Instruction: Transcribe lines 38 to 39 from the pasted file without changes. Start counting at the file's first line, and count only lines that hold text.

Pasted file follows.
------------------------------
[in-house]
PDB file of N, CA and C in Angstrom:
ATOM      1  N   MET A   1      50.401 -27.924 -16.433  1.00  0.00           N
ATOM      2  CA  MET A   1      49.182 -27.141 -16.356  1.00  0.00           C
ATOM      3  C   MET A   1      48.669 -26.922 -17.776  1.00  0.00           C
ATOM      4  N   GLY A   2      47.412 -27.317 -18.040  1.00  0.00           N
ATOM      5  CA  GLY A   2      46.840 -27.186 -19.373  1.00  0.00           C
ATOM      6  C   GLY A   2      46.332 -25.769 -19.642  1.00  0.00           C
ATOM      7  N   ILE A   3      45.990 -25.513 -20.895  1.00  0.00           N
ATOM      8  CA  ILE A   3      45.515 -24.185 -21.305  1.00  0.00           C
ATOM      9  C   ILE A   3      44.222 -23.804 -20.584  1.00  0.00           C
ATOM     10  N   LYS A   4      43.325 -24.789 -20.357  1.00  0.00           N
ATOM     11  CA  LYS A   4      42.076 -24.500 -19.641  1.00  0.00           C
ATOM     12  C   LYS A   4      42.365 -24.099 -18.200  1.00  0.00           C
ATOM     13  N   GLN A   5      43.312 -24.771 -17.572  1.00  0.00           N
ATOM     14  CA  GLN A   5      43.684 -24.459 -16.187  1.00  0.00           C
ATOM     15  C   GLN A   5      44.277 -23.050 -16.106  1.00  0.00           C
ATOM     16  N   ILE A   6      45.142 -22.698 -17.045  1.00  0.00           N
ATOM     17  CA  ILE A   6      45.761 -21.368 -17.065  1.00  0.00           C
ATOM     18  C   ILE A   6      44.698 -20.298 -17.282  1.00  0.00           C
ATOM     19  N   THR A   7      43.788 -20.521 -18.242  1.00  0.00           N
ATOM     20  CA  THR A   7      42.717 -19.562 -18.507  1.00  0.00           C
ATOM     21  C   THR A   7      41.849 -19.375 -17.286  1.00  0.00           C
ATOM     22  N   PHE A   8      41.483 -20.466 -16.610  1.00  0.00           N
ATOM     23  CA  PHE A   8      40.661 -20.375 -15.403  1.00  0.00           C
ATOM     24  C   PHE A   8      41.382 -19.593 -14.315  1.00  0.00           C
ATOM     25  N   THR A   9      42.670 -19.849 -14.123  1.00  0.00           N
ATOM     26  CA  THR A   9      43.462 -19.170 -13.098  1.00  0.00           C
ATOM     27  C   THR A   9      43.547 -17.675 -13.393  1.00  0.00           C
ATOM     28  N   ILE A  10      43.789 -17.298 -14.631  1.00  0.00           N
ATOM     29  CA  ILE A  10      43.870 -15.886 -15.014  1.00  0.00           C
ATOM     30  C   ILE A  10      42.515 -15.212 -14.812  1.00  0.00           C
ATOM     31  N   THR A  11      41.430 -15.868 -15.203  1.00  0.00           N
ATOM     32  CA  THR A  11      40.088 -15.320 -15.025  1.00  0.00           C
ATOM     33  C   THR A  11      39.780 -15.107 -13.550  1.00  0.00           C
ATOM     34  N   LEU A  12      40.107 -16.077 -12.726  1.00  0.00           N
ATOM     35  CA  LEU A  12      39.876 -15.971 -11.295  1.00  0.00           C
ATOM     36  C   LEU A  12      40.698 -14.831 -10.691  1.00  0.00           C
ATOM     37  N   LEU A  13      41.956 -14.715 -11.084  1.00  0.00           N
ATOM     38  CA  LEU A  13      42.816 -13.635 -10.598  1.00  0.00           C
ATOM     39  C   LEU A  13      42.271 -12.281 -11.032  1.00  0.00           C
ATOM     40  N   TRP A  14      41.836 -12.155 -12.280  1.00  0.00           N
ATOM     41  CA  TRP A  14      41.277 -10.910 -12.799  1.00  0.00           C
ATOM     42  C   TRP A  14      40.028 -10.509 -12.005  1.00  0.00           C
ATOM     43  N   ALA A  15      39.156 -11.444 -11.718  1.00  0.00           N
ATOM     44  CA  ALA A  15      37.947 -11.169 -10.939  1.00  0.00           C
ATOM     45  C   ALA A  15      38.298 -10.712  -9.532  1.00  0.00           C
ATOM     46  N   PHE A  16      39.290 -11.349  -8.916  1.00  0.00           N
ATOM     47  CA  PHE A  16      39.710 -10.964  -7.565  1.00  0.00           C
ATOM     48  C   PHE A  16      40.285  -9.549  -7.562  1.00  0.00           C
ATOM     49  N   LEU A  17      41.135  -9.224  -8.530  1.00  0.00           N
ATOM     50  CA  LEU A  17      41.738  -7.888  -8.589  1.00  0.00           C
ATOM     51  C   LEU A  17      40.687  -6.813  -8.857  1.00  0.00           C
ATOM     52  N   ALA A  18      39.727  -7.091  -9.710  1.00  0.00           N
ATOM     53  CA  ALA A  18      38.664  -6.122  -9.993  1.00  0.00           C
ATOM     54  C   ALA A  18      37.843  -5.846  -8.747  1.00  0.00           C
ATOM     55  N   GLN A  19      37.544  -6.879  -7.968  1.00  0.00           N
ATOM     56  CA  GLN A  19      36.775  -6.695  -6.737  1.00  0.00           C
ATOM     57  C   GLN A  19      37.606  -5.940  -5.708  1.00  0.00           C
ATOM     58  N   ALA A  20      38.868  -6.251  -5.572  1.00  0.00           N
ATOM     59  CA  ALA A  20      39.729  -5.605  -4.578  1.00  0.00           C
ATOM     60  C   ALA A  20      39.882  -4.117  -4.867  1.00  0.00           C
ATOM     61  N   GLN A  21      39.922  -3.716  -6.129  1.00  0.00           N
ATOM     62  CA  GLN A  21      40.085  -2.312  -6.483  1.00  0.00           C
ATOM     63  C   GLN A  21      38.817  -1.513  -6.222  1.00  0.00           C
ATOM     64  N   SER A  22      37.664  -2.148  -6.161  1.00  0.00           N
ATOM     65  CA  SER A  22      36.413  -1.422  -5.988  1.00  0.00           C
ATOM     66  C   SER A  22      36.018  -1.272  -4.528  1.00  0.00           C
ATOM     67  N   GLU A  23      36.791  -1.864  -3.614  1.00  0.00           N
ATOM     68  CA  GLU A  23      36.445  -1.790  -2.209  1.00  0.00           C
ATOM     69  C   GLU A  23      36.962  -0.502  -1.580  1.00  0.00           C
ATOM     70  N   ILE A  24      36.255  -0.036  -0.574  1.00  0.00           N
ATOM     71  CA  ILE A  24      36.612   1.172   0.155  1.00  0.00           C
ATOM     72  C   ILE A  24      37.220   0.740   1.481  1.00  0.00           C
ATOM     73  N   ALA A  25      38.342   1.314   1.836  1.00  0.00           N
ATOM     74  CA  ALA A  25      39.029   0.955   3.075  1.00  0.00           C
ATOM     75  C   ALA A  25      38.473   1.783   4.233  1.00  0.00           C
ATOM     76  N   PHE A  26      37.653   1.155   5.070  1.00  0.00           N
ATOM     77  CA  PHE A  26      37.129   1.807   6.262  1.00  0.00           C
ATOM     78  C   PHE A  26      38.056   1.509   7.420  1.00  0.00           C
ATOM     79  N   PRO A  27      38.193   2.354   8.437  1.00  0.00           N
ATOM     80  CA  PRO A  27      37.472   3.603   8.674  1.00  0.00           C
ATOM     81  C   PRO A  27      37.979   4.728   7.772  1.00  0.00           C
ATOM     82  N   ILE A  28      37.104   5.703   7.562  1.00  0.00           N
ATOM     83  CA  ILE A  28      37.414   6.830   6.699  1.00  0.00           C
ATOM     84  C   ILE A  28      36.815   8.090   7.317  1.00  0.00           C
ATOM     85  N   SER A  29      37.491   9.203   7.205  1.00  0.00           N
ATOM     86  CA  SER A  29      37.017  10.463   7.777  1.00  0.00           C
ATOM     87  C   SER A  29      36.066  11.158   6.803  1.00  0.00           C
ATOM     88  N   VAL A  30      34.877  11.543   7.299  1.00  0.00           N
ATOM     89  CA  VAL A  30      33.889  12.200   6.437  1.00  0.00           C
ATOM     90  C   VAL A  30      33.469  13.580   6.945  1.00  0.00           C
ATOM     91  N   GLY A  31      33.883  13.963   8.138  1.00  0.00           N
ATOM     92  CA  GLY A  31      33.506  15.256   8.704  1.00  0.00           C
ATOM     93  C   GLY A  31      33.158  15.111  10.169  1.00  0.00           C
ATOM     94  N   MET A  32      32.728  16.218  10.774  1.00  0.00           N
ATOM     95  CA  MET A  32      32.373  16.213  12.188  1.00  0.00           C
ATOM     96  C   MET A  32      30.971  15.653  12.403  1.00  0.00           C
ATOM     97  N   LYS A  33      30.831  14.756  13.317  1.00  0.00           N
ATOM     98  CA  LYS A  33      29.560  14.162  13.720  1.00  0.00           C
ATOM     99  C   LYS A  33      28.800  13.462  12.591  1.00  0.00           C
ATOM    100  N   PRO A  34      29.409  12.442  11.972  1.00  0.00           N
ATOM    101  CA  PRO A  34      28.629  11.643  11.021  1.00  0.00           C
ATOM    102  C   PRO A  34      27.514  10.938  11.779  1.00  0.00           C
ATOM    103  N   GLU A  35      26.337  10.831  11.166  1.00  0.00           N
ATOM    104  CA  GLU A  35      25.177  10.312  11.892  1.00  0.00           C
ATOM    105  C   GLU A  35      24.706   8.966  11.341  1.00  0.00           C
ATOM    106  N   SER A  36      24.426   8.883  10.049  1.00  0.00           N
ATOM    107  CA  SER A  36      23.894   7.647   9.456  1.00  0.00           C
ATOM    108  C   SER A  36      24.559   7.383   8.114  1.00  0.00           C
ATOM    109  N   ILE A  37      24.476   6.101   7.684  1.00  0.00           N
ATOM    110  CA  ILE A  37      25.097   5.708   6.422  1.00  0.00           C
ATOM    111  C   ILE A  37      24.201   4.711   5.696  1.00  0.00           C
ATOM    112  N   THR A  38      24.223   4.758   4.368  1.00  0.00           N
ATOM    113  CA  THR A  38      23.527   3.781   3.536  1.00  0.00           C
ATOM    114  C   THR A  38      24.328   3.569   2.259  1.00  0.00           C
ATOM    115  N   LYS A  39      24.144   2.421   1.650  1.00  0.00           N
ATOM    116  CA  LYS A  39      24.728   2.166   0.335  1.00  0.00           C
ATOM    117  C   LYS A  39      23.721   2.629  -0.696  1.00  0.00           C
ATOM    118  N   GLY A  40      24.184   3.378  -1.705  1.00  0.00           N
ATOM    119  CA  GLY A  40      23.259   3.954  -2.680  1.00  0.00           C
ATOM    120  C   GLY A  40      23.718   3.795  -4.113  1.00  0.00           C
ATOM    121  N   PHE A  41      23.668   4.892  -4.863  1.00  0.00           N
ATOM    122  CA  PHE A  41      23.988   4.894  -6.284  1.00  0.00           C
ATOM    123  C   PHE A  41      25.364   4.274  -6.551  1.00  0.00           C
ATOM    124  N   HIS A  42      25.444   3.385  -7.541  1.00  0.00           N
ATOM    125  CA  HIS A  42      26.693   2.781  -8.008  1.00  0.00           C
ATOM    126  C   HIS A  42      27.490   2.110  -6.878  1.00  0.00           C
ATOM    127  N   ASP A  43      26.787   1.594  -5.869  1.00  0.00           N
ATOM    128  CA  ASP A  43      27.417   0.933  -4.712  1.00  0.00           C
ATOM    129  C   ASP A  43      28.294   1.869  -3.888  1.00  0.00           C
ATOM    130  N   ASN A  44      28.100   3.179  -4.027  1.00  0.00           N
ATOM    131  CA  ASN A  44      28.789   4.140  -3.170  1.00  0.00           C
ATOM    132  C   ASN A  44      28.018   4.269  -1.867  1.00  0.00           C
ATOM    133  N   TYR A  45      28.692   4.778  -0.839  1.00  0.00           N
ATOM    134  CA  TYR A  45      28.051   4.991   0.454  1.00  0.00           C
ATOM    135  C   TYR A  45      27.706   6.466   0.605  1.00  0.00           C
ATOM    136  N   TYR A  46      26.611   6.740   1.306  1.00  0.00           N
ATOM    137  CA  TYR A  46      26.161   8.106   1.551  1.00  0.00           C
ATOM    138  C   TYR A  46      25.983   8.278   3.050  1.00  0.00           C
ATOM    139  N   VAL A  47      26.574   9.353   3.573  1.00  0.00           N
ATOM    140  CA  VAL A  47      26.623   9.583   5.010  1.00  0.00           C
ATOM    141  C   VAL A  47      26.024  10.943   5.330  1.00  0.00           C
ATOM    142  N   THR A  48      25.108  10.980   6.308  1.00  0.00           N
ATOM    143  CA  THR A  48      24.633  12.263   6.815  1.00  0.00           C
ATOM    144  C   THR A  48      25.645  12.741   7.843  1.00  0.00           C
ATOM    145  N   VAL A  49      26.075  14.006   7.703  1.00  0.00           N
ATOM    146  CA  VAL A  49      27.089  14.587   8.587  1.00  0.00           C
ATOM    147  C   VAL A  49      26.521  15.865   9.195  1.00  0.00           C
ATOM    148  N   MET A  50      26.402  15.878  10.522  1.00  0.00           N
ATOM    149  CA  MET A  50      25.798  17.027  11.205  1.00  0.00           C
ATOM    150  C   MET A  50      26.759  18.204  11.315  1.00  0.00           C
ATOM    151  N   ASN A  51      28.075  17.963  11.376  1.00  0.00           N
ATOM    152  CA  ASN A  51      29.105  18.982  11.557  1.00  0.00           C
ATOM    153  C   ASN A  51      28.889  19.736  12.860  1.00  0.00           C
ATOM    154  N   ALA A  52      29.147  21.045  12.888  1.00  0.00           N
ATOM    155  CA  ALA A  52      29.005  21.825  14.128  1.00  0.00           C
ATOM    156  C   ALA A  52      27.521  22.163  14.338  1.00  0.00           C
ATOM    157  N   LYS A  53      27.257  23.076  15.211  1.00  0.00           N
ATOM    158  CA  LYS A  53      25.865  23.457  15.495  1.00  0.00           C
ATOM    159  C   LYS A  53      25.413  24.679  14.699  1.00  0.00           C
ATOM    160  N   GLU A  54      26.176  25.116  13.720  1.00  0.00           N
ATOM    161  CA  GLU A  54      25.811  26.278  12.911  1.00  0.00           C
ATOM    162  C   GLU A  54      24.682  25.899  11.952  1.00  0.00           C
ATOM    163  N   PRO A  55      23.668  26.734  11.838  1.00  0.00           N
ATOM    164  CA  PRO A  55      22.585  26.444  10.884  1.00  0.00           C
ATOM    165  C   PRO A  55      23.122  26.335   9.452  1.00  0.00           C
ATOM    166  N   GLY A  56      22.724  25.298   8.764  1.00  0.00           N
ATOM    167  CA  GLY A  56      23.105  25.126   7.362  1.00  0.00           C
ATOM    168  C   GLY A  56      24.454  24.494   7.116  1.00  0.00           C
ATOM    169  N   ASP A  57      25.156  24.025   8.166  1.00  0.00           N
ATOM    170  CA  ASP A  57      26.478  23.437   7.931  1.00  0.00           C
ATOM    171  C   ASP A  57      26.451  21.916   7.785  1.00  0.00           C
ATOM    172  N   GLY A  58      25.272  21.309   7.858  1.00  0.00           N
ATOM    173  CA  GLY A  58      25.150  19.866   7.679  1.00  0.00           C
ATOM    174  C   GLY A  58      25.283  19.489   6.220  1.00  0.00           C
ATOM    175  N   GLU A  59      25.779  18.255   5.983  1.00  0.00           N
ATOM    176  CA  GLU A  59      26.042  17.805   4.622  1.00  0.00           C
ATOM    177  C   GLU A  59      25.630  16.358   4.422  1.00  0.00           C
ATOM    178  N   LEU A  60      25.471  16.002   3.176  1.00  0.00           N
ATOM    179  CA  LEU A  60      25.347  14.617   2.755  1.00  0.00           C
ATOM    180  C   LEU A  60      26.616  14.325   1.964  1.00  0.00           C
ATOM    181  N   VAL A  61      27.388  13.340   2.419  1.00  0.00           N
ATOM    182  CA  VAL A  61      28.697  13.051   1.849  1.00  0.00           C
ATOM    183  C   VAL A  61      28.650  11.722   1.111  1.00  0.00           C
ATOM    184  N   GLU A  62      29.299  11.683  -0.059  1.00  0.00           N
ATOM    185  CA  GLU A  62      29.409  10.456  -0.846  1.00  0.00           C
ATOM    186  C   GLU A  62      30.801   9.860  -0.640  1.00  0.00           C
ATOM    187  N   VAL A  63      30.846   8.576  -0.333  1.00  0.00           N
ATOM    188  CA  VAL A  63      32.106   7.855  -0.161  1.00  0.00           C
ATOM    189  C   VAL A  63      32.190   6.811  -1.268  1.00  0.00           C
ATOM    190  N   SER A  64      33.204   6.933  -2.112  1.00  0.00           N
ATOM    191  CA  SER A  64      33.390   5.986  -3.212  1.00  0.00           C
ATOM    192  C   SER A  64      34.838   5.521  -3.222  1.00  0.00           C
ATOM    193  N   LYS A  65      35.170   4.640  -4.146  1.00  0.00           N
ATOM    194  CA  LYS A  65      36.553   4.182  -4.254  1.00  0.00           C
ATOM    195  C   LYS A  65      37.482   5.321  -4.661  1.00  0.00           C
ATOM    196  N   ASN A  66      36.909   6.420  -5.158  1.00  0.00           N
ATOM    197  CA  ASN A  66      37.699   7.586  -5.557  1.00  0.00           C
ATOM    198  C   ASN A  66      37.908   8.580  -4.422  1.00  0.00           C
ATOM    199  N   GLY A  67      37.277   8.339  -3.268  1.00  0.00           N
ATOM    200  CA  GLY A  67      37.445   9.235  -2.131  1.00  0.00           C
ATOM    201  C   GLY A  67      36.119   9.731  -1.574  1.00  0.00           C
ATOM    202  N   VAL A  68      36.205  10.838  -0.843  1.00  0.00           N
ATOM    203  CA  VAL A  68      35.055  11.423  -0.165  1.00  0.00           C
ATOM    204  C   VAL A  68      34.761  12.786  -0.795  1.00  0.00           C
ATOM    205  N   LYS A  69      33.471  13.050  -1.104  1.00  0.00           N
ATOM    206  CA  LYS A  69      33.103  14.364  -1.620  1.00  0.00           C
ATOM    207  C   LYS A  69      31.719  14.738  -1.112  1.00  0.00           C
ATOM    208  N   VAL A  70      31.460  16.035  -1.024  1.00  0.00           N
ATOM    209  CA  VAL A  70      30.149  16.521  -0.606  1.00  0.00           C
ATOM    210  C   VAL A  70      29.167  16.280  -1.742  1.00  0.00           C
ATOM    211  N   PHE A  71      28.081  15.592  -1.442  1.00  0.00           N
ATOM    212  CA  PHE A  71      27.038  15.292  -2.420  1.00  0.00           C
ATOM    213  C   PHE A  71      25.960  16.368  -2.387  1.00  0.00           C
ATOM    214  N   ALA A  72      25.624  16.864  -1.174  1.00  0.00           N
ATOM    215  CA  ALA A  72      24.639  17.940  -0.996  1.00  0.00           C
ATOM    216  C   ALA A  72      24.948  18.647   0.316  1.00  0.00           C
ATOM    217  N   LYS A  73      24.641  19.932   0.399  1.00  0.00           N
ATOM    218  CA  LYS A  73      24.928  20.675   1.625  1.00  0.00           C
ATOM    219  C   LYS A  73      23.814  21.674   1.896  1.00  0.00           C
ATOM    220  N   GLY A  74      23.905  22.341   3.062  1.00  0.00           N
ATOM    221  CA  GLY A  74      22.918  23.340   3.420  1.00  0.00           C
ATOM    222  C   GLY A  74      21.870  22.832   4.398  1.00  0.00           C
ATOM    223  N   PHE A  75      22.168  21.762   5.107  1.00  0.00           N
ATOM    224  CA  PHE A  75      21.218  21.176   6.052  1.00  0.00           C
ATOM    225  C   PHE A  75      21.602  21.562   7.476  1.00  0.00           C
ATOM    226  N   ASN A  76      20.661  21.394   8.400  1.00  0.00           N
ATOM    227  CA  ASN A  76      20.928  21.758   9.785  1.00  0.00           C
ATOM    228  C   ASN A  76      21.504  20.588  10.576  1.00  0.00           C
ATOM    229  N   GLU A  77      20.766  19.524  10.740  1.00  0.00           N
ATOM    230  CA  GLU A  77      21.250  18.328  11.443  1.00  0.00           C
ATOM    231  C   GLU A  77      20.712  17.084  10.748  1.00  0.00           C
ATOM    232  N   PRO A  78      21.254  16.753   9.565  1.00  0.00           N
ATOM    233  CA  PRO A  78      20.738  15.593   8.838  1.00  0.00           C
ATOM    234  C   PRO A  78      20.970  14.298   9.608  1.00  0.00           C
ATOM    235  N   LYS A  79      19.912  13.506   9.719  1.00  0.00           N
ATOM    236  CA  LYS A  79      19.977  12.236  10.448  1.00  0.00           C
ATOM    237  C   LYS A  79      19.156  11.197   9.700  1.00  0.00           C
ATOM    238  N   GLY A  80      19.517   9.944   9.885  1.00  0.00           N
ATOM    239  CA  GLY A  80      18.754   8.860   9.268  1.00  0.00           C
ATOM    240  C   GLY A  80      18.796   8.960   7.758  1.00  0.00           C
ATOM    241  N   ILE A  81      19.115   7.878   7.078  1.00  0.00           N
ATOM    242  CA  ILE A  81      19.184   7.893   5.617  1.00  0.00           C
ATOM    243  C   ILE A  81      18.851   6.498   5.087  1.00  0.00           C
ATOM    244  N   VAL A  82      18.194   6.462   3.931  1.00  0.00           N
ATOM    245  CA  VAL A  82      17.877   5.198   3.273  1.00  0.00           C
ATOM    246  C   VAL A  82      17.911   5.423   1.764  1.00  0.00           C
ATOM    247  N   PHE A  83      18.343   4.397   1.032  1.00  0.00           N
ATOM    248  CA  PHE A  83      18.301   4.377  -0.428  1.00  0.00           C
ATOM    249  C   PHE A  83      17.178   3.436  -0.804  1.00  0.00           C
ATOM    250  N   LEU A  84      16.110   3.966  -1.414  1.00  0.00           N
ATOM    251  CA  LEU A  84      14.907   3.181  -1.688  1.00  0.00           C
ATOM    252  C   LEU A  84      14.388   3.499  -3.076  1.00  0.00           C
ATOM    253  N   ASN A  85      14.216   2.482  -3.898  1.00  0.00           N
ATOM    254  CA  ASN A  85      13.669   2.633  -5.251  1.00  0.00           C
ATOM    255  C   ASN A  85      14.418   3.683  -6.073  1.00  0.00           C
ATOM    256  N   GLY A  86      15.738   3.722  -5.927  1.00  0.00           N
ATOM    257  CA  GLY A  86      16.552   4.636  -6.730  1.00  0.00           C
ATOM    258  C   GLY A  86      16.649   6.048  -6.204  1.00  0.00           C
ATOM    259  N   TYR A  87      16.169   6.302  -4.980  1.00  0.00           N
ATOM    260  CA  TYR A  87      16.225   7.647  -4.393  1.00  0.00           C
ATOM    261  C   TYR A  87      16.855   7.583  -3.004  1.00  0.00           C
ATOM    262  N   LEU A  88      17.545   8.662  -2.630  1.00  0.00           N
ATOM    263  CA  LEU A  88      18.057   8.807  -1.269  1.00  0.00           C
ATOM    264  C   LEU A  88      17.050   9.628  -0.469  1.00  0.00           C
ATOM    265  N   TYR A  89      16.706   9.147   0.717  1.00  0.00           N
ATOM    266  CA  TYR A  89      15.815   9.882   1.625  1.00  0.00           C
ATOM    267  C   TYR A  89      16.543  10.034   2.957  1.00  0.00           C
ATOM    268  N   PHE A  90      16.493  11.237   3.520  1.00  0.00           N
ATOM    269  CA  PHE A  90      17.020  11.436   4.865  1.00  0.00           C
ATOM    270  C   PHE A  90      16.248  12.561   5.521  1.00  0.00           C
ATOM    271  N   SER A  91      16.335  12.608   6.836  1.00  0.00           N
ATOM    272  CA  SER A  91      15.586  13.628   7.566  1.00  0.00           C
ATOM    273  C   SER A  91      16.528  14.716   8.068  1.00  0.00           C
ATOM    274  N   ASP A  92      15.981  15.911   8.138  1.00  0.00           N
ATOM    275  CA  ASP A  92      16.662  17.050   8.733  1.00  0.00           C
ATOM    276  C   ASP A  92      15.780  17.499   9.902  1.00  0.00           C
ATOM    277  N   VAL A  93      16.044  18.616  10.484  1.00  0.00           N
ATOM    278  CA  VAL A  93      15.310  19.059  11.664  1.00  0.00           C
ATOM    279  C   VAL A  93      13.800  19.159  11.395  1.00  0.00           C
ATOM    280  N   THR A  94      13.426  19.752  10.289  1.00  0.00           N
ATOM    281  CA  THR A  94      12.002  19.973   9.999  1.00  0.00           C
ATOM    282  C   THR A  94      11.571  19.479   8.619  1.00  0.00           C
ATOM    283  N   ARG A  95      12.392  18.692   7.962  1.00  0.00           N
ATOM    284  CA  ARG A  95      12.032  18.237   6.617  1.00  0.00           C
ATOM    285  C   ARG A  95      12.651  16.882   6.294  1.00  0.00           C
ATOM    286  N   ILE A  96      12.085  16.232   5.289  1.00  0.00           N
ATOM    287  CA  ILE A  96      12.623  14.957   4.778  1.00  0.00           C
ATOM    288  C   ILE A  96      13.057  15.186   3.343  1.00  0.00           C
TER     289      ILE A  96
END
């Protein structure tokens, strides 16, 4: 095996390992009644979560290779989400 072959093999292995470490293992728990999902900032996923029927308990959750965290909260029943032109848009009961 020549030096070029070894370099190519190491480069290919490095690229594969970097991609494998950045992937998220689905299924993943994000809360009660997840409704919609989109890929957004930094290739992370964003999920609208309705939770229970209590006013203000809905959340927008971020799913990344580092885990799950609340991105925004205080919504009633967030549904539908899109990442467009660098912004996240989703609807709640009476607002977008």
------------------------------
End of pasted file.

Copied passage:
ATOM     36  C   LEU A  12      40.698 -14.831 -10.691  1.00  0.00           C
ATOM     37  N   LEU A  13      41.956 -14.715 -11.084  1.00  0.00           N